Although not as immediately likable as Parallel Lines
, and there’s nothing as great as that album’s best songs (although a few numbers come close), Eat to the Beat
is a pretty good Blondie album in its own right, and full of good times.
One thing I don’t care for is the production work on Harry’s vocals. I suppose the band had a bigger budget after Parallel Lines
, but more production was not what her voice needed - it was fine the way it was - the one thing I liked most about her singing was that it was full of personality, and the production here has taken a lot of that spark away.
Album opener “Dreaming” is along the same lines as Blondie have always done - a short 1950's-style pop song updated for the 70's. The drums are loud, clear, and bouncy, and the melody is pretty catchy. Harry's voice sounds clearer and more disciplined (as well as having a sort of echo effect added to them), and the other instruments are kept in the background, blended together. Whilst it’s a fine song, I can tell right away how stiff Blondie have suddenly become.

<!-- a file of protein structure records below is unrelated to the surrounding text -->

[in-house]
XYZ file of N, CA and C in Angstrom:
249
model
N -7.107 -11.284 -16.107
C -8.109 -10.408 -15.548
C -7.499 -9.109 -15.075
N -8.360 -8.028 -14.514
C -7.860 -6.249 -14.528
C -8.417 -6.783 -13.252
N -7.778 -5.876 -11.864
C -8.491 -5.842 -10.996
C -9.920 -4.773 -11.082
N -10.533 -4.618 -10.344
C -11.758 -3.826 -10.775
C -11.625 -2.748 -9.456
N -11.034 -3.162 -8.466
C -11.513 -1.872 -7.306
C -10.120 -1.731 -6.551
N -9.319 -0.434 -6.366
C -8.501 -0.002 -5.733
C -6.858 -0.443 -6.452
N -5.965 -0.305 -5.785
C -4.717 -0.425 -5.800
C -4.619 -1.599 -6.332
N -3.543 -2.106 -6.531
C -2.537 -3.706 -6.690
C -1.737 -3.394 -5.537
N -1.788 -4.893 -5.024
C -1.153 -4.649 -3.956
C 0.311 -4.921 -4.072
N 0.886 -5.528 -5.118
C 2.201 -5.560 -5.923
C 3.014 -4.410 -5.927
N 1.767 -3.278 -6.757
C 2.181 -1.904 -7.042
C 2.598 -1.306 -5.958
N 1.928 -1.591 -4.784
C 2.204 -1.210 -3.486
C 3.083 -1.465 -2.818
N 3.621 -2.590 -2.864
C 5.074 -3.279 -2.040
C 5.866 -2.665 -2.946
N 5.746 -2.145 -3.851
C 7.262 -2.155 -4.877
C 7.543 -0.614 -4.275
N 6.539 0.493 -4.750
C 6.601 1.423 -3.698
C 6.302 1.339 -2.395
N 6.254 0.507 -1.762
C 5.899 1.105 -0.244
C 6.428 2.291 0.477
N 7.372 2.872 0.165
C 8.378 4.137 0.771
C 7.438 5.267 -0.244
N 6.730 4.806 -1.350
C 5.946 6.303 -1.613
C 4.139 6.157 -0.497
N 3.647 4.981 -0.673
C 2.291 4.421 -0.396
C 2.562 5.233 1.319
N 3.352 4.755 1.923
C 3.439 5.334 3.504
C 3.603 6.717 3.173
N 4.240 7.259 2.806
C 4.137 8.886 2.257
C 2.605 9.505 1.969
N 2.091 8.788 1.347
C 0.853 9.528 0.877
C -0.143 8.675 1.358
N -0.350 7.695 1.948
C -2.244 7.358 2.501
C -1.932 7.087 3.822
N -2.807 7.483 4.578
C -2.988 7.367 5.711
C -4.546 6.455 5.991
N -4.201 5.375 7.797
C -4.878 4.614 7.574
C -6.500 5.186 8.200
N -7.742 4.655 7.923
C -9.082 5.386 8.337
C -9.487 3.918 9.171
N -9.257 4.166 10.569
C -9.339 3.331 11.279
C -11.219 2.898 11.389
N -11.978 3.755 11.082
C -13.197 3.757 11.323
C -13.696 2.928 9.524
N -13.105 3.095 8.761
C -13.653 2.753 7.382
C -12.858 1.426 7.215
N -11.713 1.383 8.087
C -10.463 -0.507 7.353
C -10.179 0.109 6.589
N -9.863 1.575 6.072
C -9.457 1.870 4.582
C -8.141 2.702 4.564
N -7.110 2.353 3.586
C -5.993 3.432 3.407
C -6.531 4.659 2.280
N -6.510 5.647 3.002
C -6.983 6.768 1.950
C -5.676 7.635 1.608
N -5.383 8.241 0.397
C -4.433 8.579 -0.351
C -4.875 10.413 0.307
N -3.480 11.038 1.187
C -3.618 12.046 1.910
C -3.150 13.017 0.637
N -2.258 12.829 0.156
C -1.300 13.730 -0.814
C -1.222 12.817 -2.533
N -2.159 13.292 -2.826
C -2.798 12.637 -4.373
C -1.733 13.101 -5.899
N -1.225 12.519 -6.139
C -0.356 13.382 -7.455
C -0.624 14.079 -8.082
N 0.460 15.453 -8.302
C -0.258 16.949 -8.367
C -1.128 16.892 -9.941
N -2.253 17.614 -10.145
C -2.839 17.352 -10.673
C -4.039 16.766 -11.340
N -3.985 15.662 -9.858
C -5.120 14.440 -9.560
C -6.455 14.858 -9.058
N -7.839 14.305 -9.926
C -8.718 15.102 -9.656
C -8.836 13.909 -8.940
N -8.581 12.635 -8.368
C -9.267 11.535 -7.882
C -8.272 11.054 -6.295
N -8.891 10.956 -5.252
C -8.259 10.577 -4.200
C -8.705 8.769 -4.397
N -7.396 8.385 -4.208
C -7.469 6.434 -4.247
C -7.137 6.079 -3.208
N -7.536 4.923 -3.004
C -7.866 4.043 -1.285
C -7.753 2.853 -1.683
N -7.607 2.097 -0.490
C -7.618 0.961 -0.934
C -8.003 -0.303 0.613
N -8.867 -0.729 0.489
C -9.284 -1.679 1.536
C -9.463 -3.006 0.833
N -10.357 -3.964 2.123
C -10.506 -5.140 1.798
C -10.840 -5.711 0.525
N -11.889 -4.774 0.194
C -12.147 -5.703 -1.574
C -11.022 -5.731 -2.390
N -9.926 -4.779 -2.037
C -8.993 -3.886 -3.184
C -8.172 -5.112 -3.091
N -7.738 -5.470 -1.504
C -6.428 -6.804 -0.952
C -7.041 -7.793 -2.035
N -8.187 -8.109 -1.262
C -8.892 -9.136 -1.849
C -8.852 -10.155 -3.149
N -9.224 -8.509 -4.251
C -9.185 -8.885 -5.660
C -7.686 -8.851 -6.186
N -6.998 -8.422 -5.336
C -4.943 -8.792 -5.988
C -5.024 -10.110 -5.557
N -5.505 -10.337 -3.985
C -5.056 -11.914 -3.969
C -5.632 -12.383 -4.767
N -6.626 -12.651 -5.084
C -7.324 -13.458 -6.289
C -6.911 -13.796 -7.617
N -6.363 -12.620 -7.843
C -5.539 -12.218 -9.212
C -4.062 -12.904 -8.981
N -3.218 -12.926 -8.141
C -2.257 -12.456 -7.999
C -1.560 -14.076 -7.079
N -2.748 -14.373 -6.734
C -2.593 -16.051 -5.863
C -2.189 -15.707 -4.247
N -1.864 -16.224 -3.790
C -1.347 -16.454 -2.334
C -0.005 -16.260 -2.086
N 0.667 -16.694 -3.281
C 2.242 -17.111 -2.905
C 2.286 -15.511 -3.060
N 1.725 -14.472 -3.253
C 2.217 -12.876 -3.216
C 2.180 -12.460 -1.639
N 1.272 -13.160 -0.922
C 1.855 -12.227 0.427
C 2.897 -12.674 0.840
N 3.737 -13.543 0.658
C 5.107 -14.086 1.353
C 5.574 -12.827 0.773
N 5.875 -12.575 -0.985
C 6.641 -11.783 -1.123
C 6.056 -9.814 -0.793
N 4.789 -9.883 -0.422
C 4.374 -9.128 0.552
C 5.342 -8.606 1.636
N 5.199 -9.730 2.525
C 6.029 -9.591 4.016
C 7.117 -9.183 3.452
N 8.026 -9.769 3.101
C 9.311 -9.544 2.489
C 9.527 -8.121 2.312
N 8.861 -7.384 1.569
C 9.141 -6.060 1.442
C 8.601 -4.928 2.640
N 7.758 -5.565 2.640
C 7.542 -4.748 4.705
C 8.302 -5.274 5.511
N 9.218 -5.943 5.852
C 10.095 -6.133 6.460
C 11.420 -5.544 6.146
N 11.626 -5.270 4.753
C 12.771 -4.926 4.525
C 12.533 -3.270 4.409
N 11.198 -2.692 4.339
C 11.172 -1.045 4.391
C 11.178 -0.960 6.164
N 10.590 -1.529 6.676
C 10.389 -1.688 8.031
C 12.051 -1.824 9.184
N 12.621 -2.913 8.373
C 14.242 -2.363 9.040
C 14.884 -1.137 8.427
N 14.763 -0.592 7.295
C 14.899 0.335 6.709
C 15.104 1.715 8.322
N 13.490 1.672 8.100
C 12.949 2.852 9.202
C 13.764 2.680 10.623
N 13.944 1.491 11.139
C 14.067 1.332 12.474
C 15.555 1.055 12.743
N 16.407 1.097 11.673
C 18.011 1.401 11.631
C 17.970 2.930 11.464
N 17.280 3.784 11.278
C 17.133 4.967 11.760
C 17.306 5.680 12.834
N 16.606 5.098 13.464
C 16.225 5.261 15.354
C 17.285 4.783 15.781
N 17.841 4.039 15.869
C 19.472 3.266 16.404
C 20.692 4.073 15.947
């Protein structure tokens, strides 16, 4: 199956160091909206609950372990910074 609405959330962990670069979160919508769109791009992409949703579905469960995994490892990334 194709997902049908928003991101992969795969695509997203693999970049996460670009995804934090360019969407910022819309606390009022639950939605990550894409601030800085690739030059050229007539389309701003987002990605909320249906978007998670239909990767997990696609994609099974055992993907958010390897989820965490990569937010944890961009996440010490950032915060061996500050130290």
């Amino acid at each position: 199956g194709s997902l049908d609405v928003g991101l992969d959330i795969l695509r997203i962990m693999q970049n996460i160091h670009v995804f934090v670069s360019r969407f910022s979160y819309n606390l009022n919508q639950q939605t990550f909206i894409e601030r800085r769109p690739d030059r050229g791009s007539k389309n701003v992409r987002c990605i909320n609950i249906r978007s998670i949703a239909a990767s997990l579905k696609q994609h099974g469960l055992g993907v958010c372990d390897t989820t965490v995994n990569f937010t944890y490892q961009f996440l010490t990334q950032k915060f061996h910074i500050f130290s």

“The Hardest Part” is a really fun and disjointed disco song with some intricate production applied to it. It captures a little more of the energy that Blondie used to be good for, thanks to a bit of growl in the vocals, and pretty enjoyable arrangements. And “Union City Blue” is probably the album's most memorable song, thanks to its stellar melody, and the solid arrangement also helps it leap out of the speakers and come alive more than the others tracks.
by Reviewer: Don Ignacio
(blogging at Don Ignacio's Album Reviews